International Men’s Health Week is a great opportunity to grow our understanding of the health issues impacting men.
It creates an opportunity to explore the unique challenges men face in managing their physical and mental health and to promote strategies that break down barriers to good health.
Photo: Allambee, March 2019
Did you know...
- Men’s life expectancy is on average 4.4 years shorter than women’s
- Men take their own lives at 4 times the rate of women, equating on average to 5 men a day dying from suicide in Australia
- Men are less likely than women to see their GP, let alone a mental health professional.
Why? The familiar story is that men are traditionally raised with core beliefs and values around masculinity and stoicism. They are encouraged to believe that admitting a need for help is a weakness and a failing. Leaps and bounds have been made in breaking down these myths and in providing safe places for men to express emotions and seek help.
While acknowledging we are not going to change deeply ingrained generational expectations and behaviour overnight, significant progress has been made in the last 10-15 years. The breaking down of stigma around psychological health is relevant across gender, culture and community and there is still much work to be done.
Every good conversation around physical and mental health is a step in the right direction.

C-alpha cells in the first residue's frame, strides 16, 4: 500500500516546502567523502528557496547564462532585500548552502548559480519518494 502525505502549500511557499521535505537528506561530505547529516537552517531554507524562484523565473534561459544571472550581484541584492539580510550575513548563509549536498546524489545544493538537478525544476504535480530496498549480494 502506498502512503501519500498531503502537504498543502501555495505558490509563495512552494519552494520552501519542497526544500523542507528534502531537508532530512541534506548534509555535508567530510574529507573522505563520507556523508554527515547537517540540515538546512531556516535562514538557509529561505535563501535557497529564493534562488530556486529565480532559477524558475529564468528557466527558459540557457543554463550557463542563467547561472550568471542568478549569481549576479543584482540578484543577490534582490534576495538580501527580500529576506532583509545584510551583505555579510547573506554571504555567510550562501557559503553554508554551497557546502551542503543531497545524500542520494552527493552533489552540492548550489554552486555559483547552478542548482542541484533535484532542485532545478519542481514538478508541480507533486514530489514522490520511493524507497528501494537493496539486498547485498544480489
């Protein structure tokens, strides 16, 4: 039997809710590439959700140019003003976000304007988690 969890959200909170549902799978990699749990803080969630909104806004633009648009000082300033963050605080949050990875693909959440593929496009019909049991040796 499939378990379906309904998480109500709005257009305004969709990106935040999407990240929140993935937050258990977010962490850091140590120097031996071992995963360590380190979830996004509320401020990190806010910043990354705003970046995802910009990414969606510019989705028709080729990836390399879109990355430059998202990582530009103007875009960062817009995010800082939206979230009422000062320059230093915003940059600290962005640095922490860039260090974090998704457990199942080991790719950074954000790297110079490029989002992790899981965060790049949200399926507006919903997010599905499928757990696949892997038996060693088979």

How can we encourage men to look after their health and be effective help seekers? What can you do?
Have a conversation
Men’s health organisation Movember have released some great conversation role play tools that both men and women might learn new skills from, found here: https://conversations.movember.com
It’s a practical resource providing guidance on having meaningful, productive conversations with men who might be struggling. There are 3 different ‘conversations’ one on financial hardship, isolation and loneliness and juggling work and family and you choose what to say based on the R U OK model of Ask, Listen, Encourage, Connect and are given feedback on the different ways a conversation might go.
We encourage you to have a go at having these virtual conversations to increase your confidence in having these types of conversations. For more facts and information on understanding these conversations, head to the Men's Health Week website.
There are several events happening around Victoria during June, you can access these here.
If at any time you are worried about your psychological wellbeing or the wellbeing of someone you know, there is always help available through:
Over this week we'll put out more information as to how to support yourself, your family and friends, and your colleagues.
Author: Daisy Cleland